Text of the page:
worse than any he had felt before, Mr. Montagu's answer was deliberate
I told myself only a few minutes ago that I would sacrifice
anything in my life, almost my life itself, towell, to this. Do you
mean that the price would bemydeath?
He threw every possible significance demandingly into the word, and
the boy's voice was suddenly quiet in its tensity as he gazed back at
It would be worse than death, he said solemnly. If you let me go,
and face your loneliness here, there's a chance for you, though I've
warned you as it is. If you leave the house with me to-night, you're as
lost as I am, and I am irretrievably damned and always have been
damned. As truly as you see me standing before you now, the price
Come, said Mr. Montagu, and without another word he opened the
At Maurice's, Mr. Montagu led the way to the far side of the big
room, threading in a zigzag through the gleam of bright silver, the
glitter of white linen, the crimson of deep carnations. Maurice's in
its own way was admirably tasteful; as distinctively quiet and smooth
in its manners and rich hangings as it was distinctly loud in its
lights and ragged in its music. No after-theatre corner of Broadway had
a crisper American accent of vice, or displayed vice itself more
delicately lacquered. The place was as openly innocent as a street,
with a street's sightless and irresponsible gaze for what occurred in
it. And nothing remarkable occurred, save the fungus growth of what was
to occur elsewhere.
Mr. Montagu, on the way to the table, looked several times over his
shoulder, ostensibly to speak to his companion, but in reality to see
whether the extraordinary boy was running the gantlet of eyes he had
presupposed he would. And each time he met inquisitive faces that were
not only staring but listening.
His own conspicuousness was grilling, but it was part and parcel of
his insistent bargain; he could understand, quite sympathetically, how
the youth's appearance, as awful as it was immaculate, should pound
open the heart of any woman alive; and his suppressed excitement was
too powerful for him to resent even the obvious repugnance in the faces
of the men until he imagined an intentional discourtesy to the boy on
the part of the waiter.
To himself, the man was over-servile, and elaborately cautious in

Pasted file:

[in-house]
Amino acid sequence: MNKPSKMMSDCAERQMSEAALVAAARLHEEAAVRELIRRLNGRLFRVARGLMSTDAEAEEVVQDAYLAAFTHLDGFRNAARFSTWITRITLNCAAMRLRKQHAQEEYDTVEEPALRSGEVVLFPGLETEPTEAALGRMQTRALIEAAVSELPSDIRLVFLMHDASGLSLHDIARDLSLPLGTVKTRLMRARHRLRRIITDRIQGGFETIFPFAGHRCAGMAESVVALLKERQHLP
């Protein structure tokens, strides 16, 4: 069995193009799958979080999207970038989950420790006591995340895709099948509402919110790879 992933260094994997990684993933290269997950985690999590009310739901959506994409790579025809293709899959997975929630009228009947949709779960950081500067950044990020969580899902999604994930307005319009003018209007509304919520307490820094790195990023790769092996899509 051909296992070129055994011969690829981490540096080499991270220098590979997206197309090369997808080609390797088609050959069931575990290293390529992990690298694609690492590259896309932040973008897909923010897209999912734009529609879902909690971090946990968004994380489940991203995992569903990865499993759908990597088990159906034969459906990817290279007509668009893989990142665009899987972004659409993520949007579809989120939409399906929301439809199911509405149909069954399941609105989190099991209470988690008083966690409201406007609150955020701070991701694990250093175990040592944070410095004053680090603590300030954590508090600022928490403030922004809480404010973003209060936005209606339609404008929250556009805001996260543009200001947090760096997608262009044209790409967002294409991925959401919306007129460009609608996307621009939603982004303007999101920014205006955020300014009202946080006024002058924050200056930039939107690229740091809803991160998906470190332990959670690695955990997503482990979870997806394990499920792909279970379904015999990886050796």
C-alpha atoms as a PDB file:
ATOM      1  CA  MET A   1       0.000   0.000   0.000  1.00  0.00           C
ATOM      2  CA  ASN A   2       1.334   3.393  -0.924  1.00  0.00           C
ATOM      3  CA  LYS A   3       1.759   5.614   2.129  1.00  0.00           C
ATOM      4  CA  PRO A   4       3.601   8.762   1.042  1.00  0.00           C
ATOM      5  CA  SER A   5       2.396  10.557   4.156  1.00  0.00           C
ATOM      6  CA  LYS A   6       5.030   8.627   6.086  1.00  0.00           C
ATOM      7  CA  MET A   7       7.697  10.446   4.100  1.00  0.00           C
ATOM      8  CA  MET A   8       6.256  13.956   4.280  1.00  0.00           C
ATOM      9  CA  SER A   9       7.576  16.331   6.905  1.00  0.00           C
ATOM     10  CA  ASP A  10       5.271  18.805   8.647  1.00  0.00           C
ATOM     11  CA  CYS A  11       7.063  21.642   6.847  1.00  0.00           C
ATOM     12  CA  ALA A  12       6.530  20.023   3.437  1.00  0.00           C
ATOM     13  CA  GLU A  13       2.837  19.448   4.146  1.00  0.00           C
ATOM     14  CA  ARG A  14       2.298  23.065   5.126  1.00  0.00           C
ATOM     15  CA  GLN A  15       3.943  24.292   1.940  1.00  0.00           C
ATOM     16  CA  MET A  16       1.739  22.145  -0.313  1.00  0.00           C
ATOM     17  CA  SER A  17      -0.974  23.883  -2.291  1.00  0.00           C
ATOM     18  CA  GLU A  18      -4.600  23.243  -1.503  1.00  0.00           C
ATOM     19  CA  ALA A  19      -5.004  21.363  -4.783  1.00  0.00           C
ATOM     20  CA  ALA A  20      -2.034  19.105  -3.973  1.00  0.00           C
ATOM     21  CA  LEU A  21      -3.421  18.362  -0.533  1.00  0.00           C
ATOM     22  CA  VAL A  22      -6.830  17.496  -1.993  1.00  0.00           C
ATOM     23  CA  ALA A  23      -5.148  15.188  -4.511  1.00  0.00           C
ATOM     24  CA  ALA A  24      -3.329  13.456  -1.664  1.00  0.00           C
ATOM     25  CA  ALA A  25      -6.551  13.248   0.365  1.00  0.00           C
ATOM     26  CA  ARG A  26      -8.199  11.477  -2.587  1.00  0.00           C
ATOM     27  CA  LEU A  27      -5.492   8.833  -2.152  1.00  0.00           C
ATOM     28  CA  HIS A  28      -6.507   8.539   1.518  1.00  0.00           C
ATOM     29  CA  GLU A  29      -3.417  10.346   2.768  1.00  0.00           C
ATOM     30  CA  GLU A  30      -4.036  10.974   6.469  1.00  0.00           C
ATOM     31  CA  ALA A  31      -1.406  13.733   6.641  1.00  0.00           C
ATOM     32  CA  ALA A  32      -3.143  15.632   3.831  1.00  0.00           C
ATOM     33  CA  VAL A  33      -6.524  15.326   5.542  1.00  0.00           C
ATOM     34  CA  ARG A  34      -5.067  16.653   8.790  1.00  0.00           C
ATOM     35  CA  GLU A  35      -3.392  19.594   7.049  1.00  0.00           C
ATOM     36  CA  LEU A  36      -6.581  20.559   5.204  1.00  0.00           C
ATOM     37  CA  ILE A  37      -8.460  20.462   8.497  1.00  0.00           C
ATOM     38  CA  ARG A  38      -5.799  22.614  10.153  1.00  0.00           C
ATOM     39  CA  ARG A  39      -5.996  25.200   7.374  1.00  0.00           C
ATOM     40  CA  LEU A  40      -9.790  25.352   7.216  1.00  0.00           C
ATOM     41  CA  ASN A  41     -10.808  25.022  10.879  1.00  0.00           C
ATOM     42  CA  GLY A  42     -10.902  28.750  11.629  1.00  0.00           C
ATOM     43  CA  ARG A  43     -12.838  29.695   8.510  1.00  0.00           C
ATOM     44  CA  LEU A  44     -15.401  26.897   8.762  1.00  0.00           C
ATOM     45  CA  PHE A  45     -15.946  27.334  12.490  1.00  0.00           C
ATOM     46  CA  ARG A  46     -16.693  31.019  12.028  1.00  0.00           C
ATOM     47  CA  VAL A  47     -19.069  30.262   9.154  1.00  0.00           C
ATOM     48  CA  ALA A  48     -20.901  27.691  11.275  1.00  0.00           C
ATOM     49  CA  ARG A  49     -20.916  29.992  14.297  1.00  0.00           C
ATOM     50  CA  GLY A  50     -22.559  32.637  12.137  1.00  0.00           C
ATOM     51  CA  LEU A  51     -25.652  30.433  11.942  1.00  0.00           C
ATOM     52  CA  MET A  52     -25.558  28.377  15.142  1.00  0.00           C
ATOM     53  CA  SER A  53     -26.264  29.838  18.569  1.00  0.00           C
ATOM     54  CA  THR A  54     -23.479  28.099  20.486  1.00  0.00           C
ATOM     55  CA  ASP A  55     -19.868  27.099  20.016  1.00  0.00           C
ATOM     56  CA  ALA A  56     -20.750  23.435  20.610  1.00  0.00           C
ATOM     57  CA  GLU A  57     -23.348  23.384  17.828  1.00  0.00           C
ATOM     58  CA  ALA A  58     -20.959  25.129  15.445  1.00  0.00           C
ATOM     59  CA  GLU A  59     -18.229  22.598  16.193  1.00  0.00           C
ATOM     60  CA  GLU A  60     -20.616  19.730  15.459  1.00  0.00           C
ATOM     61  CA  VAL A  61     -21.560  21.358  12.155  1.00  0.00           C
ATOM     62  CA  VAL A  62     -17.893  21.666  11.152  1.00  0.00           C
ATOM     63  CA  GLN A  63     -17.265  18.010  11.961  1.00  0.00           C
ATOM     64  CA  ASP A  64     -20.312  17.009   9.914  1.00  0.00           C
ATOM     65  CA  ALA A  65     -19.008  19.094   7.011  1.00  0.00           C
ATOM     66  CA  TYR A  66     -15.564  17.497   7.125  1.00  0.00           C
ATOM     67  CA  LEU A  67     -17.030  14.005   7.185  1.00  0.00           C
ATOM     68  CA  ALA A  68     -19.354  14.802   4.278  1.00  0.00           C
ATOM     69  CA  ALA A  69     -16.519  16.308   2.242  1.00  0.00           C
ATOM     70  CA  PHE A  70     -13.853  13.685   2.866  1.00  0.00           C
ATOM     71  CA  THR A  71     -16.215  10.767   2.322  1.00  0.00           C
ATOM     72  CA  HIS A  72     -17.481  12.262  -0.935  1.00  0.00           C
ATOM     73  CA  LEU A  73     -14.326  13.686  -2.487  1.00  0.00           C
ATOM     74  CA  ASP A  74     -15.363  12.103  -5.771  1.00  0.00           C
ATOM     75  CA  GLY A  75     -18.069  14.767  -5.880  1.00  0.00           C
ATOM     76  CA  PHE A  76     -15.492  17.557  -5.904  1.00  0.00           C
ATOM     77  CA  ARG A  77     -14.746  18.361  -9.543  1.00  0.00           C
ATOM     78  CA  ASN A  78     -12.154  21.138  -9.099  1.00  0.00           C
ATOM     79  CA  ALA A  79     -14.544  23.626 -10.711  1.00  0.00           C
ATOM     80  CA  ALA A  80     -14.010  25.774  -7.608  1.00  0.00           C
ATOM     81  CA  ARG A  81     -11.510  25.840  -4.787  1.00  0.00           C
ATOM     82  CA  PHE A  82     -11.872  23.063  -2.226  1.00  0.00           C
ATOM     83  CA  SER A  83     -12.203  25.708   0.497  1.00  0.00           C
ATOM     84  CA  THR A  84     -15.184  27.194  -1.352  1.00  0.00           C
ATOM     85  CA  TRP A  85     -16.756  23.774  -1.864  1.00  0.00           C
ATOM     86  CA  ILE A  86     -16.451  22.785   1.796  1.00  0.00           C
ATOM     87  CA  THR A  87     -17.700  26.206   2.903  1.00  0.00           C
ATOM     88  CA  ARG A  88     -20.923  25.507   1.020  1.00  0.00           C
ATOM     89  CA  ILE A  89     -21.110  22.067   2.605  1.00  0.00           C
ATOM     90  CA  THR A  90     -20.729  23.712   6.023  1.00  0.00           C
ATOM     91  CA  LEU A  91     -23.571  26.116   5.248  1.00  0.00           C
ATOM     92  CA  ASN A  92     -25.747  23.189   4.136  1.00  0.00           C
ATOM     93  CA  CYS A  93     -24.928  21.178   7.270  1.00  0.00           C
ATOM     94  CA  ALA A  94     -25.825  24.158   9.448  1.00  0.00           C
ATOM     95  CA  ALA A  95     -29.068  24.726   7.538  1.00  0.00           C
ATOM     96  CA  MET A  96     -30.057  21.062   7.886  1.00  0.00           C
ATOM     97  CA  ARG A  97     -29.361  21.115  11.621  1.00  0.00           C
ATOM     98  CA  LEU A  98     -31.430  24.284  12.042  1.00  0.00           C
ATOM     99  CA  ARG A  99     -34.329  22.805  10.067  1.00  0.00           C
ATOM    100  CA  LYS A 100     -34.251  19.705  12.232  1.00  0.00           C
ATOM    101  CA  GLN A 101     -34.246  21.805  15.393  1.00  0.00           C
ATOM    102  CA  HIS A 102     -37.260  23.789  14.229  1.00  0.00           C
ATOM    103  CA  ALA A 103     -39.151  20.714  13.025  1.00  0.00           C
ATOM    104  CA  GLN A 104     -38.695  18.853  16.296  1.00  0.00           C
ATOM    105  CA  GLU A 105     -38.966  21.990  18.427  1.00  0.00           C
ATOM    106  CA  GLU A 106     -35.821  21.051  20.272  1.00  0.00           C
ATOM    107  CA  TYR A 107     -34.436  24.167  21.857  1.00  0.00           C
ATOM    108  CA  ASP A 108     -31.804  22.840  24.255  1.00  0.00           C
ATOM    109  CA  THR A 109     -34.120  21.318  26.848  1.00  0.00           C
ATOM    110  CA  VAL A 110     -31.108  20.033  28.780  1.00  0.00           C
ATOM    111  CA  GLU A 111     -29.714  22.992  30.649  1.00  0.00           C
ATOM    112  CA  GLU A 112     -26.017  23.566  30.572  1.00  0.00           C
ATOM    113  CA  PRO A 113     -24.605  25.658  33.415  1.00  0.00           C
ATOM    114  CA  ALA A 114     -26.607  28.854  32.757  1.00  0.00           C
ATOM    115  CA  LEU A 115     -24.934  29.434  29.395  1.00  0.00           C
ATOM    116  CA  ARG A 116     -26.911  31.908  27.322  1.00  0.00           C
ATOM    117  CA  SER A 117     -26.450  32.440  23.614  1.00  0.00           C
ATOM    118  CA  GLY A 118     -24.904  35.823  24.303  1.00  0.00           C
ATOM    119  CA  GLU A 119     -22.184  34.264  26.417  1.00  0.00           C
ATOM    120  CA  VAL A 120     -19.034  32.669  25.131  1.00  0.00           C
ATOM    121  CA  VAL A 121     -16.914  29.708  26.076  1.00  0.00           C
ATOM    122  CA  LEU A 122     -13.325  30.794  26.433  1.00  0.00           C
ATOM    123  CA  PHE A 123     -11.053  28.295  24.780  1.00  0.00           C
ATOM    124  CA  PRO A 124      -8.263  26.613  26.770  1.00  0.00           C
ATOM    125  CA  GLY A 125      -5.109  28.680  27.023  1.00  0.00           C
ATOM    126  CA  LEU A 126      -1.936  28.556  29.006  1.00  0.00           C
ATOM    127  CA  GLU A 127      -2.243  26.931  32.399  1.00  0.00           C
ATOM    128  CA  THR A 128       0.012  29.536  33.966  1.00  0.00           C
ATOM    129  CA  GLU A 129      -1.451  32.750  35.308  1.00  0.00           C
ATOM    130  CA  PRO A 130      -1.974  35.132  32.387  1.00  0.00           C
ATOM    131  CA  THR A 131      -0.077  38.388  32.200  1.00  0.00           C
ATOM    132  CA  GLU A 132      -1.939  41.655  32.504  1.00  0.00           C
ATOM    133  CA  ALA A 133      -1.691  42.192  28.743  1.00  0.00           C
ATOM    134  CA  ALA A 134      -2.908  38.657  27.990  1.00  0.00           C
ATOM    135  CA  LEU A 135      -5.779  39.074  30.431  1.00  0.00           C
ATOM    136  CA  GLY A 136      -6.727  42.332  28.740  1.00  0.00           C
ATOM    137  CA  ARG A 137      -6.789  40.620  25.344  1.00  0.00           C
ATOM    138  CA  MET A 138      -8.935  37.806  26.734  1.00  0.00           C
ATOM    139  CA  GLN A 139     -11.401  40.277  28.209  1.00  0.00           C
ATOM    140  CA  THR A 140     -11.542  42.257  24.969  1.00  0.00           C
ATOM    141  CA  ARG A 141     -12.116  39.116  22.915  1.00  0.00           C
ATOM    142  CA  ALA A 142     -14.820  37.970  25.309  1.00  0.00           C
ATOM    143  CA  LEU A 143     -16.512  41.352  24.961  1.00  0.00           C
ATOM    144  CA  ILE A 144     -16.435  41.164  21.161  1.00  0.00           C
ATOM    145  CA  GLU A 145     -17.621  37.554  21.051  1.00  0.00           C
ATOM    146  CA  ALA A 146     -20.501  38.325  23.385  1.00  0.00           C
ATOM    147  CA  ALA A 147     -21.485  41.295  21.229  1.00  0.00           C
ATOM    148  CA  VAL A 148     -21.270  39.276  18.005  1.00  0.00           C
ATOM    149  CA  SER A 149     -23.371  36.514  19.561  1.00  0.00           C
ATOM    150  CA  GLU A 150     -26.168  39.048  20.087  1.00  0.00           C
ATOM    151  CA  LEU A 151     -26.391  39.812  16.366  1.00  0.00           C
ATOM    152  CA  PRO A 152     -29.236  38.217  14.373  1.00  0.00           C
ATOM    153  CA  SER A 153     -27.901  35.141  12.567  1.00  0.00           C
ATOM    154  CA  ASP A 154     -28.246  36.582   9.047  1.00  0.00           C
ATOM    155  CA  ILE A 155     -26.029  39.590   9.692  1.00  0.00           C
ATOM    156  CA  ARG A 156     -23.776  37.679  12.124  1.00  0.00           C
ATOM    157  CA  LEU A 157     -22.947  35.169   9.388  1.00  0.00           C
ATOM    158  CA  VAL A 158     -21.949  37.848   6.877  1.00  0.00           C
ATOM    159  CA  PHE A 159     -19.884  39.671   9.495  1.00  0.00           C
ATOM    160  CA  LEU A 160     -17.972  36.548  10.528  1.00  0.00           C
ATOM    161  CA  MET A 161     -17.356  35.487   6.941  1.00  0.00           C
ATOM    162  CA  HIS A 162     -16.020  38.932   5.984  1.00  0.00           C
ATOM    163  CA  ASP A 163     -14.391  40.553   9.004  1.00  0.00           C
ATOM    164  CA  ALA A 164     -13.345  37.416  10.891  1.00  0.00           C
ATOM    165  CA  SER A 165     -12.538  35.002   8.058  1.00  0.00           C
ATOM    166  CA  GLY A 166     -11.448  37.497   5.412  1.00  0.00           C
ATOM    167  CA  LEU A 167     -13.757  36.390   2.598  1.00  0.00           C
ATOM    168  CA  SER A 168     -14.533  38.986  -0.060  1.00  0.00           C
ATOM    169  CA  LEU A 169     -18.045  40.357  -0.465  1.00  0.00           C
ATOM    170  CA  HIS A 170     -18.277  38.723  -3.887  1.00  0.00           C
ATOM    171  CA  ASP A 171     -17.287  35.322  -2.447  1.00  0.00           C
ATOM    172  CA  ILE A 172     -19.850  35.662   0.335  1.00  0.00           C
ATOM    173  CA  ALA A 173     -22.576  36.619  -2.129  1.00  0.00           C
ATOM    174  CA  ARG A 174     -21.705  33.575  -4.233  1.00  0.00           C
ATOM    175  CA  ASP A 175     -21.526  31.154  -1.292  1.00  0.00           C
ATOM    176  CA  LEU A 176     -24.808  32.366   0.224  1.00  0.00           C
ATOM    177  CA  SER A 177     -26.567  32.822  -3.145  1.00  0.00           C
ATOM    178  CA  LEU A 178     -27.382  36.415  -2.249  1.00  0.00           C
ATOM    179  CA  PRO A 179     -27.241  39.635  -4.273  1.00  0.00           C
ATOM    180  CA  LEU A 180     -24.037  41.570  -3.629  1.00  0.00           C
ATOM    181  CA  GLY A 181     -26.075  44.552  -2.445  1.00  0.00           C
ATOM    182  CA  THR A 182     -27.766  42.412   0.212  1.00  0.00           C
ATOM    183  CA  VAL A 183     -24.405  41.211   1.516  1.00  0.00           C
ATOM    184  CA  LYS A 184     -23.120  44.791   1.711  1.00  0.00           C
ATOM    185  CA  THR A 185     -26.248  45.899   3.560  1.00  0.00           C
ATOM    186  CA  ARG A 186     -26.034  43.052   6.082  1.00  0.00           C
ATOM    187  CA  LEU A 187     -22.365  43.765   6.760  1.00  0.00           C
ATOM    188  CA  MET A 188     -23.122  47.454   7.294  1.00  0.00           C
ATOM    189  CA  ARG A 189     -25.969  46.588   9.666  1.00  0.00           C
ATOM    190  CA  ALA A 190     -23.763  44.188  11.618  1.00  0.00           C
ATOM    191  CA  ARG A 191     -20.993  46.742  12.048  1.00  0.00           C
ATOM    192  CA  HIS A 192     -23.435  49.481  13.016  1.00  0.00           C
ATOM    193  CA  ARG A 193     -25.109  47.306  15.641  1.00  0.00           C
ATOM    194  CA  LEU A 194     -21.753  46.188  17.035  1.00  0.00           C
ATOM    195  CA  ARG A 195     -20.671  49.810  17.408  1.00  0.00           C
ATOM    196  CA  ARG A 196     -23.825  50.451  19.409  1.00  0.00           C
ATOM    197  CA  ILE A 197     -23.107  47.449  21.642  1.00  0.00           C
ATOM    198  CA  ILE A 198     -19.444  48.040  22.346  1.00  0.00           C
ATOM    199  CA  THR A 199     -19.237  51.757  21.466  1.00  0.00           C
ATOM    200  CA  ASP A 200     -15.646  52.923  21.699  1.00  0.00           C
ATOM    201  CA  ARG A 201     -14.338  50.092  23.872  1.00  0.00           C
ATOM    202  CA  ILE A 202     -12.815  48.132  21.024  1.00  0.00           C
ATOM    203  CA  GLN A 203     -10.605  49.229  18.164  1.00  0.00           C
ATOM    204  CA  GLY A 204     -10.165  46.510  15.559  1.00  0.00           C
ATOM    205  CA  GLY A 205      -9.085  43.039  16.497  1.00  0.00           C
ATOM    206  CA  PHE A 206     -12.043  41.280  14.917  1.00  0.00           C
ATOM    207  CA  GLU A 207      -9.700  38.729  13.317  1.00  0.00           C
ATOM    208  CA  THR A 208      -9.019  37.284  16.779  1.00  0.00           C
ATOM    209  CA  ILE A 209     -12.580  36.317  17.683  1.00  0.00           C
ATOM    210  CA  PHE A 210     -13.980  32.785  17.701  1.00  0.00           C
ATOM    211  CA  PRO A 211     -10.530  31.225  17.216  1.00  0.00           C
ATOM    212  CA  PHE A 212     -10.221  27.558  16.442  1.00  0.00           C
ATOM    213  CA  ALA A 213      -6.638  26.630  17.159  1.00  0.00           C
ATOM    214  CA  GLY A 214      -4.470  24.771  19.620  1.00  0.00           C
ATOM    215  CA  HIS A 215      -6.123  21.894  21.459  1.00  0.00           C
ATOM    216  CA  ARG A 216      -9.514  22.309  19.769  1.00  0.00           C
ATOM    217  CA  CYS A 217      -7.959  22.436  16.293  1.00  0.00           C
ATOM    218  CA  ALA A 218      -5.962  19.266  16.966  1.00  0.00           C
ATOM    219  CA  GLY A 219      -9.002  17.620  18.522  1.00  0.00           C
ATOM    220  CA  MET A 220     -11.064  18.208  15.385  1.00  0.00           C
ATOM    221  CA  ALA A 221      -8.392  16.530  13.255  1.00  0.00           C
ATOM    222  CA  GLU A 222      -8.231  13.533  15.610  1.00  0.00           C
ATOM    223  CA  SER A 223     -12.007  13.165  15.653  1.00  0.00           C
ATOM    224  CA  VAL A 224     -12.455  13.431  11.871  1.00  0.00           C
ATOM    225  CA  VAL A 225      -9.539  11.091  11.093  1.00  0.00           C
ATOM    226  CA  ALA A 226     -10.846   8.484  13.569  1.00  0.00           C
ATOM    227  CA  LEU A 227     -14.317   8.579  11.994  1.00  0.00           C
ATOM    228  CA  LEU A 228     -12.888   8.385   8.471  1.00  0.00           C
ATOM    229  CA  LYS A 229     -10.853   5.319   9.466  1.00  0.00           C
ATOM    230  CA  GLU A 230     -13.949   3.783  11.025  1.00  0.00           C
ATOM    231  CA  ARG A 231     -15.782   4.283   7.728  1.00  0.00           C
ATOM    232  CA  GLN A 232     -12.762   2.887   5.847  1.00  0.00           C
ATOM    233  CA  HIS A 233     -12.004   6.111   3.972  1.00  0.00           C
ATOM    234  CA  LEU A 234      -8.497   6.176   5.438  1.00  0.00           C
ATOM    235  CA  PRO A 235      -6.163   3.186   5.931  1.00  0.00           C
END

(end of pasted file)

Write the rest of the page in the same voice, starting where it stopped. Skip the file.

pulling out his chair, but he stood, with his face quite white, and his
back to the boy, and pulled out none for him. Henry Montagu had never
yet bullied a waiter, and he did not bully now. But with an icy glare
of reproof at the man, he rose and set the chair for his guest himself.
Shall I order for you? he asked gently as the boy sat quietly
down; and made irritably incisive by the tendency of near-by men and
women to listen as well as watch, he emphasized his expensive order of
foods and wines, repeated each item loudly to cheapen the listeners,
and sent the man scuttling.
In his intense desire to see the effect of the queerly chosen place
on his queerly chosen companion, he now turned to him. And as he saw
the effect, every shock of the night seemed to recoil upon him. The
feeling of mystery; the foreboding, despite his courage and his
conviction that the boy was mad, of the imminent unknown; his recurrent
and absorbing curiosity to learn the gruesome secret that he had
declared; all rushed one by one back upon him, and then as swiftly left
him to the simple grip of horror at his face. It was gazing at woman
after woman, here, there and yonder, throughout the large room,
deliberately, searchingly, venomously, its great eyes and set lips and
every tense haggard line fuller and fuller of an undying hate that
eclipsed even that which had shaken Henry Montagu before they came.
Appalled and fascinated, he looked with him, and back at him, and with
him again, to the next and the next. There were women there, and ladies
of every sort, good, bad and indecipherable; yet in every instance the